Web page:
I can understand and accept Obama's incompetence, but why did he make the fantastic mistake of putting a man like Dr Chu in the Energy Department. A worse mistake would be to leave him there after the next presidential election.

    The distant future is going to be nuclear plus renewables and alternatives. I know it, and some very smart people in or close to the American government also know it, only they won't say it. Dr Chu should know it, and he should have informed his president.
  • Igor Jose on February 13 2012 said:
    Your European examples are preposterous. We all know that many EU countries are bankrupt due to this kind of government largesse. These countries are not competitive and have huge deficits. Investing in expensive energy source will only worsen both problems.
  • art wissing on February 16 2012 said:
    let me know when the day comes when the world needs less oil, less natural gas, less coal,than the day before, i want to mark my calender, i know it is decades away, but still want to be ready.....
  • gbrecke on April 07 2012 said:
    Why is it that so few care about results?
    We recently saw Amonix and others build a HUGE concentrated solar PV install in Alamosa, CO. For the moment, it was a big story in the journals that do no more than copy and paste.
    I was expecting huge fanfare, maybe a live newscast from that field full of monolithic trackers that look like they came off a Star Wars movie set! I was sure it would have been a time for celebration. A place where project leaders could take a bow for their accomplishments. But instead there was only sounds of silence, why is that?
    I’m not so sure the silence bothered me as much as the fact that no one in the media.. not even a single blogger in the AE world seemed to wonder about that silence.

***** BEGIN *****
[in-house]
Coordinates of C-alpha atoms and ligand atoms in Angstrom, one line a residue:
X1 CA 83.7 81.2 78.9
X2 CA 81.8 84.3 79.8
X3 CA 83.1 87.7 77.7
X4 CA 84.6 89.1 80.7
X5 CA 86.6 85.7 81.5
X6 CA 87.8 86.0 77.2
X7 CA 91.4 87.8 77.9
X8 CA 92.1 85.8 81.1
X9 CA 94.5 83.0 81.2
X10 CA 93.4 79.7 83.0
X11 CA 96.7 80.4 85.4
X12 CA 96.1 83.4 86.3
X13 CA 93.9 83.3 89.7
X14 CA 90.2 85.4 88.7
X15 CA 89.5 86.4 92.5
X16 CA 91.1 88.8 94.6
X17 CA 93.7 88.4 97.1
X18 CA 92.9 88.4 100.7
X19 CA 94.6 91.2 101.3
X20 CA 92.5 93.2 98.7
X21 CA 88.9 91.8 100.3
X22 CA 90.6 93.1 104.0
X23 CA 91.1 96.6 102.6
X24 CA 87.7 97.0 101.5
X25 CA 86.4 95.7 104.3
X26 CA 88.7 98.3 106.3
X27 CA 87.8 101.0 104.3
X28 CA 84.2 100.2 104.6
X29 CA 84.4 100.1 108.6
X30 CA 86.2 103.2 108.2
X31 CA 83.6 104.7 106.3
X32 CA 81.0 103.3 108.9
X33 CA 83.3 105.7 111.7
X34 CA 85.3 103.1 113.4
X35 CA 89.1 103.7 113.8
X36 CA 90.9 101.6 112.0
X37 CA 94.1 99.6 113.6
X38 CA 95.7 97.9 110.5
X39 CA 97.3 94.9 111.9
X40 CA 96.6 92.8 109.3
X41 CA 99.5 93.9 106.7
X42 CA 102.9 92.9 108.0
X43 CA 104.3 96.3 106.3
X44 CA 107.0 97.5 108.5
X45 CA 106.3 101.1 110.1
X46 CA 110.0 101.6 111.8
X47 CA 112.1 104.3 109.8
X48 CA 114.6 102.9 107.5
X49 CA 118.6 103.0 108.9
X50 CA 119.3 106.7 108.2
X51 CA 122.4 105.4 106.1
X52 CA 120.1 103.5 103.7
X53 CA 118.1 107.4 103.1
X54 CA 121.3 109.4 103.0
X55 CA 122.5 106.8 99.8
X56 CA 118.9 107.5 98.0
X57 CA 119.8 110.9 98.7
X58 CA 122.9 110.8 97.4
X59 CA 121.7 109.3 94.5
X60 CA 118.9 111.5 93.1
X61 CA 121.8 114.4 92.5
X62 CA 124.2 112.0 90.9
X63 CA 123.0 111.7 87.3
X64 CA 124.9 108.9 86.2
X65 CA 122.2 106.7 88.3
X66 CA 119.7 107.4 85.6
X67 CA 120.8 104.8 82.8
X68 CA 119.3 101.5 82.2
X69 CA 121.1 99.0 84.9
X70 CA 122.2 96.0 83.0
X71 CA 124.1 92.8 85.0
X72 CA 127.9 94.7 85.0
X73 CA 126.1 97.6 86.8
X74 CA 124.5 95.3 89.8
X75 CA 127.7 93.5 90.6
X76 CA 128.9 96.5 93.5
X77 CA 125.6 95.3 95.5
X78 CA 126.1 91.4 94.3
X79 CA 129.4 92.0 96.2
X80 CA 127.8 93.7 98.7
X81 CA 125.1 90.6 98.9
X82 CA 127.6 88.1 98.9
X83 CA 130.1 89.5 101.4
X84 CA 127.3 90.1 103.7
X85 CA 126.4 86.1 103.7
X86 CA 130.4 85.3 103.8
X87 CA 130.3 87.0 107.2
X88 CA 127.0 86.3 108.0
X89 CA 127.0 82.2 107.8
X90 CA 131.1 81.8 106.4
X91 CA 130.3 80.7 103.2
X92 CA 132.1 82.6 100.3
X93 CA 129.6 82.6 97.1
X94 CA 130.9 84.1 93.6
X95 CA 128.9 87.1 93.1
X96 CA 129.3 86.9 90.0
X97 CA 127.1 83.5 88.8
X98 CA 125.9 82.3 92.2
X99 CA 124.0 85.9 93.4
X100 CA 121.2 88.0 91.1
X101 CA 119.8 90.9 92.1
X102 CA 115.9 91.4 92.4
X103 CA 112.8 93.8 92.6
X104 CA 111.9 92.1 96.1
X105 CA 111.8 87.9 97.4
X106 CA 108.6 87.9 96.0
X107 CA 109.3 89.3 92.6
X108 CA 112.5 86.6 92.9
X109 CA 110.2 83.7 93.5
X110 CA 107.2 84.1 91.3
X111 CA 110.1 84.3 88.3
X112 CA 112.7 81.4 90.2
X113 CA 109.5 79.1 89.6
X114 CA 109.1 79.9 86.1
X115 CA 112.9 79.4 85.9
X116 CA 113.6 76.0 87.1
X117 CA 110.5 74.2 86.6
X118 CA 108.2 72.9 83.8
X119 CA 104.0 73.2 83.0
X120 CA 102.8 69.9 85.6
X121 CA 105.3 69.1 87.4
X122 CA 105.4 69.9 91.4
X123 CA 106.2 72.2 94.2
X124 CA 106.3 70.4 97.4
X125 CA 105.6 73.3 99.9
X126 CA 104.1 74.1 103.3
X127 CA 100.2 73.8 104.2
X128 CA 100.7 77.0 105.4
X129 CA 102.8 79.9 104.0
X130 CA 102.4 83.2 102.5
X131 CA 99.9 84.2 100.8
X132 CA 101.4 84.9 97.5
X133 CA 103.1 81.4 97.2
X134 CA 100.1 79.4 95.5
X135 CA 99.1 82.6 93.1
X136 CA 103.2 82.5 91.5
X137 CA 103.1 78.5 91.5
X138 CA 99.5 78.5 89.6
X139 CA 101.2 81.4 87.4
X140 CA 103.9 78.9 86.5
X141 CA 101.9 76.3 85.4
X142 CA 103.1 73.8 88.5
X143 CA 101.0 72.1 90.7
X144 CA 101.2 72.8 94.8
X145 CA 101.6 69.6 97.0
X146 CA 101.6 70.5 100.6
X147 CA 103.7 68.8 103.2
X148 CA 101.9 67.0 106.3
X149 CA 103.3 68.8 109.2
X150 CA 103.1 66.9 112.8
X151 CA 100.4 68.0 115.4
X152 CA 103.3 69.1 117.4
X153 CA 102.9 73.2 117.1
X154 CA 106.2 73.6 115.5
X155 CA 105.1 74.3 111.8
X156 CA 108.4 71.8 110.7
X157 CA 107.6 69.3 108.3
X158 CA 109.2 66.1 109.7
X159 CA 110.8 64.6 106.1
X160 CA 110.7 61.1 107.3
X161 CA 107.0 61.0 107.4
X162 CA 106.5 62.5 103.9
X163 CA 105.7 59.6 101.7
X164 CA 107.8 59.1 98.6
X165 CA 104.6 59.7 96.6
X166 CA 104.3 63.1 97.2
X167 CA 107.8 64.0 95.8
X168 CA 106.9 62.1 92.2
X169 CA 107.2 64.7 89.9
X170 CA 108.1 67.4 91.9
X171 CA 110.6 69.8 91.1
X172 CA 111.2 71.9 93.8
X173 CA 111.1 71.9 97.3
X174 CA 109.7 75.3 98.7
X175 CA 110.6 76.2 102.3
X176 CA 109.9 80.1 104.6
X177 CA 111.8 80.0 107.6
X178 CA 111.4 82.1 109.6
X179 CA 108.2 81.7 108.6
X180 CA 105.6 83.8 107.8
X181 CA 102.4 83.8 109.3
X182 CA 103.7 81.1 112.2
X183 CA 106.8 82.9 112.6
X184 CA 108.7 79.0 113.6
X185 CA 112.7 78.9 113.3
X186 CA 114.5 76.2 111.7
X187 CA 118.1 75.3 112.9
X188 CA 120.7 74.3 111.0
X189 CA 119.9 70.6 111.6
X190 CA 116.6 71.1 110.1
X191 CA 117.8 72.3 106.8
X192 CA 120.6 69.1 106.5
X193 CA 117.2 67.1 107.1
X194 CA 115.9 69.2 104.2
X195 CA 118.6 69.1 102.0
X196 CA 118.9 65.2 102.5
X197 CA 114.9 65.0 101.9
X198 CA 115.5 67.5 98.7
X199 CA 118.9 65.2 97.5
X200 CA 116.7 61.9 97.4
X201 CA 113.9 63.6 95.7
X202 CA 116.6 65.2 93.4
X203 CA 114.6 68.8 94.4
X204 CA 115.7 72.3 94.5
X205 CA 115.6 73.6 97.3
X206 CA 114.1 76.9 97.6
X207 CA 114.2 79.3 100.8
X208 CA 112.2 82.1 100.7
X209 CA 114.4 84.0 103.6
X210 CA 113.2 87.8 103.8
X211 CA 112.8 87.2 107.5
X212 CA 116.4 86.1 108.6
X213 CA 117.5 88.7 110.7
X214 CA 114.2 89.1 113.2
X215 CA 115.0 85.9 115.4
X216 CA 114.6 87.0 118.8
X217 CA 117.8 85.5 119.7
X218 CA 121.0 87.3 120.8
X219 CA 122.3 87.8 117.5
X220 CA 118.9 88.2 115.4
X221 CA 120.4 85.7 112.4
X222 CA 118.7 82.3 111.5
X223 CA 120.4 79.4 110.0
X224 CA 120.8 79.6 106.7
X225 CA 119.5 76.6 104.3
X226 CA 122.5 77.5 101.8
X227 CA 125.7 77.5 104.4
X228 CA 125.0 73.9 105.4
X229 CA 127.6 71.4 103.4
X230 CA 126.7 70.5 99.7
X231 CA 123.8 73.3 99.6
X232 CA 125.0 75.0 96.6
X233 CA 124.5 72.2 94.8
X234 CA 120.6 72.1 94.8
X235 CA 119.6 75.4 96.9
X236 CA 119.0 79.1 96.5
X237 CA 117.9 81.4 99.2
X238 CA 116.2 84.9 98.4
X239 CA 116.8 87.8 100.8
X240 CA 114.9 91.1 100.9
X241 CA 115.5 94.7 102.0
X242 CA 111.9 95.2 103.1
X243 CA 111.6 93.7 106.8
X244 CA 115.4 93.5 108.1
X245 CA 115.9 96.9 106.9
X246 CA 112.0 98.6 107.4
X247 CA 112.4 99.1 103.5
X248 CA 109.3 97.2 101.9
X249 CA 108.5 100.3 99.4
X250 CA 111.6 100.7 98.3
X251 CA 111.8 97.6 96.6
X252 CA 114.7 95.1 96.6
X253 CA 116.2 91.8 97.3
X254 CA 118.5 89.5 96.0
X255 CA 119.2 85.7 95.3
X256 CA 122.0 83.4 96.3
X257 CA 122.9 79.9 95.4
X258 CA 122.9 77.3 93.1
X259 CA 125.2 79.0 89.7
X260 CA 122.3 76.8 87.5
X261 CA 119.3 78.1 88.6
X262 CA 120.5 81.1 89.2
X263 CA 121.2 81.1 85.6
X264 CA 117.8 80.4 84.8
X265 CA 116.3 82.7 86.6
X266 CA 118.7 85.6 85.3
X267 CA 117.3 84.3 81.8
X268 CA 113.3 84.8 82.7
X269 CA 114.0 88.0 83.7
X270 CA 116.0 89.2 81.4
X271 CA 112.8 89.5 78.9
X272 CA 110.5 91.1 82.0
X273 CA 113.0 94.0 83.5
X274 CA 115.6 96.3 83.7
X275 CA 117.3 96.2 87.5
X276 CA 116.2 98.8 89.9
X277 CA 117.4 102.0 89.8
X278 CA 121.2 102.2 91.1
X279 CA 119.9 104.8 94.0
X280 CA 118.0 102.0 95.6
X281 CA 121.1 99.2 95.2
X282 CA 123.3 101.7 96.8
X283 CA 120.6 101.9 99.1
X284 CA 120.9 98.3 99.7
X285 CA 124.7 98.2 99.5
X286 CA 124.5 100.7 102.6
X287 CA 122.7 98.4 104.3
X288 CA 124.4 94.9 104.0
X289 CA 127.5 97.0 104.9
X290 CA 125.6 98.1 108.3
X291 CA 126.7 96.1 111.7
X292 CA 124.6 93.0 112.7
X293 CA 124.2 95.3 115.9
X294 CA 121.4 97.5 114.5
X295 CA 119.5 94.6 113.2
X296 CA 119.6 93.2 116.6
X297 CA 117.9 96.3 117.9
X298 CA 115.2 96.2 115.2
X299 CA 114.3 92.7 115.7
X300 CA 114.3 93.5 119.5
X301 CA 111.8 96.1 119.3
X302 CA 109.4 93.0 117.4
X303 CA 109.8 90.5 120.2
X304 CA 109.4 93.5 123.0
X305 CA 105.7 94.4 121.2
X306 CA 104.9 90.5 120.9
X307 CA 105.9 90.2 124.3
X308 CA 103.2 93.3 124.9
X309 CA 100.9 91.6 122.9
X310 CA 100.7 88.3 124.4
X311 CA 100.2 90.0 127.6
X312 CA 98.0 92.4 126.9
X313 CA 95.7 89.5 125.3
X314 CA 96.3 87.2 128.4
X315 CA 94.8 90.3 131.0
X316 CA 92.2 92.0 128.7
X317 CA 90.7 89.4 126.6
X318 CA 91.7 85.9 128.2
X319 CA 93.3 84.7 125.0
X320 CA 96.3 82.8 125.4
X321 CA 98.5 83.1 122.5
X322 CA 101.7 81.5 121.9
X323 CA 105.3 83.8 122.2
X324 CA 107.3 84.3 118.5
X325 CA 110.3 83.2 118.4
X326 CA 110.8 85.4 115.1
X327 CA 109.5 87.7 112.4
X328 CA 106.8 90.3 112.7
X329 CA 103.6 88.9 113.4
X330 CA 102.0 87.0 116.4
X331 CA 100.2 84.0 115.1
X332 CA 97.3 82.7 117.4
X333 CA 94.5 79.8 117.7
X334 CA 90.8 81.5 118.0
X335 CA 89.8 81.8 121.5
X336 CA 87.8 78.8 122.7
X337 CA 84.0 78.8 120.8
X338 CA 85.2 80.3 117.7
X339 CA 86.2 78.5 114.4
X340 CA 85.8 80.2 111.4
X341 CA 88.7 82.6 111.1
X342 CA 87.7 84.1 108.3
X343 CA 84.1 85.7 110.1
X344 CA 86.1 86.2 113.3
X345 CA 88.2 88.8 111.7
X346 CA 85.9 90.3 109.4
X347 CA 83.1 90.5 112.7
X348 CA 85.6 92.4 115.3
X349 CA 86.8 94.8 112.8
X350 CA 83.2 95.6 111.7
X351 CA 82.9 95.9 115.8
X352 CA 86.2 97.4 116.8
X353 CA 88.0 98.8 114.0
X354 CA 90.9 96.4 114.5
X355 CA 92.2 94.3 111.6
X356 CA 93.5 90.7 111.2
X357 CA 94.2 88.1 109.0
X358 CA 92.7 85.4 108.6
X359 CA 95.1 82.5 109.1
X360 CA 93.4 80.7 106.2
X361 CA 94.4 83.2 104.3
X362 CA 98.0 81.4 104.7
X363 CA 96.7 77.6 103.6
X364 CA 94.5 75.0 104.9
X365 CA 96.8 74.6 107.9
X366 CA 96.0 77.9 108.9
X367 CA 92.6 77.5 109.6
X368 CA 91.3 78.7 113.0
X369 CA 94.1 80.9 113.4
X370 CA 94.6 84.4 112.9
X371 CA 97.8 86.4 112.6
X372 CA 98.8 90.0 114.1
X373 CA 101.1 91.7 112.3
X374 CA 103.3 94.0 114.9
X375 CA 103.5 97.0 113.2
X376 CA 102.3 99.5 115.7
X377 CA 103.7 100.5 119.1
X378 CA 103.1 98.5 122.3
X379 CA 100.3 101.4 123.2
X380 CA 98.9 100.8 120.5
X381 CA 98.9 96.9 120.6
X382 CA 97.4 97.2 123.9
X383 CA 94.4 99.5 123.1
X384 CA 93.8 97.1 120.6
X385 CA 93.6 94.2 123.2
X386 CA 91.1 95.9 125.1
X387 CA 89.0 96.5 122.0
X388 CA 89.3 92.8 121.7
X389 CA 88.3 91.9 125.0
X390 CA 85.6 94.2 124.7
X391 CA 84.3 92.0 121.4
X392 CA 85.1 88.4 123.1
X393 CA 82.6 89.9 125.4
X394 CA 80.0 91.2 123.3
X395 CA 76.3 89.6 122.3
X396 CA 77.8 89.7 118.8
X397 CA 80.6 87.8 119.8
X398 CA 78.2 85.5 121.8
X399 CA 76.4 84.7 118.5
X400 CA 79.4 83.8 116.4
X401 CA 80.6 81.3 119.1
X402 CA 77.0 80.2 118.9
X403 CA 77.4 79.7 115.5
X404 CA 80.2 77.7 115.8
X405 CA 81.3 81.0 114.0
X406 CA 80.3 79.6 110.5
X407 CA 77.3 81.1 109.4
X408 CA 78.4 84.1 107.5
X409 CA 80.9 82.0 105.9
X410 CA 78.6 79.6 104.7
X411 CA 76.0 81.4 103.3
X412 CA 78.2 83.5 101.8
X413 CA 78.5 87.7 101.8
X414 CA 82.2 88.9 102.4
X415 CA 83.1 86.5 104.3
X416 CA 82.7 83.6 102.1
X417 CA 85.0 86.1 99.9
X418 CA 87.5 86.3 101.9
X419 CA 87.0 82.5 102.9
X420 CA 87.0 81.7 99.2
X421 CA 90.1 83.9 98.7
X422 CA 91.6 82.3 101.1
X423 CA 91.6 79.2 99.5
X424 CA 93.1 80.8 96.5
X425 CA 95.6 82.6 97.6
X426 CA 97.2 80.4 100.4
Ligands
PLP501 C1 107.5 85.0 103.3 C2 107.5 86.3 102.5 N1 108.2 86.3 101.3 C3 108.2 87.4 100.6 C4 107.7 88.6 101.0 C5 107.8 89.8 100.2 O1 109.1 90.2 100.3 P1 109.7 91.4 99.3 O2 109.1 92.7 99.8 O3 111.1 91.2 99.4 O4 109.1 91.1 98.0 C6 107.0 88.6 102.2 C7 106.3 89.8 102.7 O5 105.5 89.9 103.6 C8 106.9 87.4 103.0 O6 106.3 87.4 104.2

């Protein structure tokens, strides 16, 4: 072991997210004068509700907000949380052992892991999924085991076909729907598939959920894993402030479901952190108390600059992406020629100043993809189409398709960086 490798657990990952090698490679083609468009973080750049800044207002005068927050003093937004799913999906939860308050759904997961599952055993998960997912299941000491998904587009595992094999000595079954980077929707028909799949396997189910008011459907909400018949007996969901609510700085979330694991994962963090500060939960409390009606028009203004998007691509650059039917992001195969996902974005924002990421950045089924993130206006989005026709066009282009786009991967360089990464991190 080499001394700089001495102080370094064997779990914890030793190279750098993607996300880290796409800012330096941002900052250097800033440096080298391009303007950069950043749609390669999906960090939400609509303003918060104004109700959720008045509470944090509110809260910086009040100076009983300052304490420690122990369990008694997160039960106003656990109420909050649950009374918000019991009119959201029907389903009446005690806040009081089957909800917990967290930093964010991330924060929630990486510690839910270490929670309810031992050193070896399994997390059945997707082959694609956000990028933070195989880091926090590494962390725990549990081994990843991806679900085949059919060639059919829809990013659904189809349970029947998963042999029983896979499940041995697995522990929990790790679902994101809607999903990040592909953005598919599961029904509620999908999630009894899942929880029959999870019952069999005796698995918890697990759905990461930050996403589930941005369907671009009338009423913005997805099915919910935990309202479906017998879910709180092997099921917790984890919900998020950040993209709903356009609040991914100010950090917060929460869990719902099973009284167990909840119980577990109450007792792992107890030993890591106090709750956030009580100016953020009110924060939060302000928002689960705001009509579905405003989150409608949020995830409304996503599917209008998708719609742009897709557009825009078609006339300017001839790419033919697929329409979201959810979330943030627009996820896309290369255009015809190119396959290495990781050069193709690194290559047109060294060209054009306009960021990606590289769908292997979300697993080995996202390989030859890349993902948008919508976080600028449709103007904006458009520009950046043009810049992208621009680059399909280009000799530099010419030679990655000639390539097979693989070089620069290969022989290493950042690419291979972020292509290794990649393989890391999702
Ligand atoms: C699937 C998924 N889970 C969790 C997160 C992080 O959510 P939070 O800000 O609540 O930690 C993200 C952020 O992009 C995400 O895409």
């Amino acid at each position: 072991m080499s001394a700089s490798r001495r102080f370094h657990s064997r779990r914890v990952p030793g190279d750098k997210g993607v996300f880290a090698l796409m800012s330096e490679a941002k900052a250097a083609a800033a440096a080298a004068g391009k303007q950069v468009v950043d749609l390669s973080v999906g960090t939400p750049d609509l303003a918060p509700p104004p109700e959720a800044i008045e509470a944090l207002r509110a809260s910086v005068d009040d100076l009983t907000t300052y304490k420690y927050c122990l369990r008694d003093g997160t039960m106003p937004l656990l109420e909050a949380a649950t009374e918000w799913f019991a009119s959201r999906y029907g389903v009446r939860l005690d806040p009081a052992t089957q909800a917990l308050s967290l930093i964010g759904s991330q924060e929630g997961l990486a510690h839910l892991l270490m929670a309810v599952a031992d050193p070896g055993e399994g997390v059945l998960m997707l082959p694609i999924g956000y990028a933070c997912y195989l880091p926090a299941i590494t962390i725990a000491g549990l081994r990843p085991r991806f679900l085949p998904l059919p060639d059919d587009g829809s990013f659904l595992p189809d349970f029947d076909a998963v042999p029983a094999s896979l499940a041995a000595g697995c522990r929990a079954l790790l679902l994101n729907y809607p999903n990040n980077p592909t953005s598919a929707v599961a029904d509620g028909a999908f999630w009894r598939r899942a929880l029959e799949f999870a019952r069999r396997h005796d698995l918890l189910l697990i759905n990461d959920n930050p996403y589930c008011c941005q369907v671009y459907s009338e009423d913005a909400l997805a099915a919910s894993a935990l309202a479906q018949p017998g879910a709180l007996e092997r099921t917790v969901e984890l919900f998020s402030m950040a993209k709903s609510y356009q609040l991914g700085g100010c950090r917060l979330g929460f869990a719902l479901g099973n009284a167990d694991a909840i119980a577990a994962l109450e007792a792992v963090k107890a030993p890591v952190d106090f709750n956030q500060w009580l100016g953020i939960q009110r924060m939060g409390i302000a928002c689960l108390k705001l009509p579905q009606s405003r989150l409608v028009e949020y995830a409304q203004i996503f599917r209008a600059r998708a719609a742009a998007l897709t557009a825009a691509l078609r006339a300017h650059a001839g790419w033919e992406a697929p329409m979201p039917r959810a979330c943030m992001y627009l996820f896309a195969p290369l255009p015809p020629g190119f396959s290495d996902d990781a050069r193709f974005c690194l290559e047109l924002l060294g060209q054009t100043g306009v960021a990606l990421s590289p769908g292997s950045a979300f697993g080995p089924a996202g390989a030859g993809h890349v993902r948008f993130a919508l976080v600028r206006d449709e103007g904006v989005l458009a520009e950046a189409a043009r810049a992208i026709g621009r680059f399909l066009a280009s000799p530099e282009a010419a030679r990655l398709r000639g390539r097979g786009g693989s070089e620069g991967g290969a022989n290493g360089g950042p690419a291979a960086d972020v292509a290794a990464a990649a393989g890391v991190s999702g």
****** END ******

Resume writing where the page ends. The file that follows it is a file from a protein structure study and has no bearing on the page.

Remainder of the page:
Is there now a critical need for a website dedicated to making the results available to the public? The projects they are forced to invest in, where does one go to find the REAL Cost per KWH produced, and whether it was sold, or were the power producers paid from the public purse for not producing as rumored to be the case in Washington State for wind power that finds no market when water goes over the dams during windpower’s prime power production each year. What thoughtless Architects we find in Government, building a power plant with no conduit to market, is like building a ship in the desert. Putting the tax payer or rate payer on the hook for it seems a sin, but if he is begging to have his pocket picked, shouldn’t we expect the politician to grant his wish?
    Where are the energy production figures for this huge completed project of concentrated solar PV? Was there anyone in the AE community interested in asking the obvious question.. “why is it that a Solar company like Amonix; who claims to lead the world in Efficient panels targeting inexpensive near desert like land to show off the merits of their technology?
    Wouldn’t we assume that ‘efficiency’ has everything to do with producing more energy per square foot? shouldn’t that question lead to a second question, that being… what should be the goal of a company deploying solar PV, or any type of electrical energy power plant in the desert? The age old measure of cost per KWH.
    Maybe Dr. Steven Chu fully understands what the majority of us are not able to hold on to? The fact that the majority who vote don’t care… that the “do something” mentality rules the day, and he is delivering a full measure of ‘do something’.
    Meanwhile the media is keenly focused on ratings, just what is it our viewers want to hear?
    I feel alone with my concern, it reminds me of days past when I sat in meetings… the building was on fire, the stock was rocketing towards the ground like a meteor, and all present knew the next to be fired was Chicken Little. I will forever remember our fearless leader’s message at the time.. “don’t worry.. be happy.”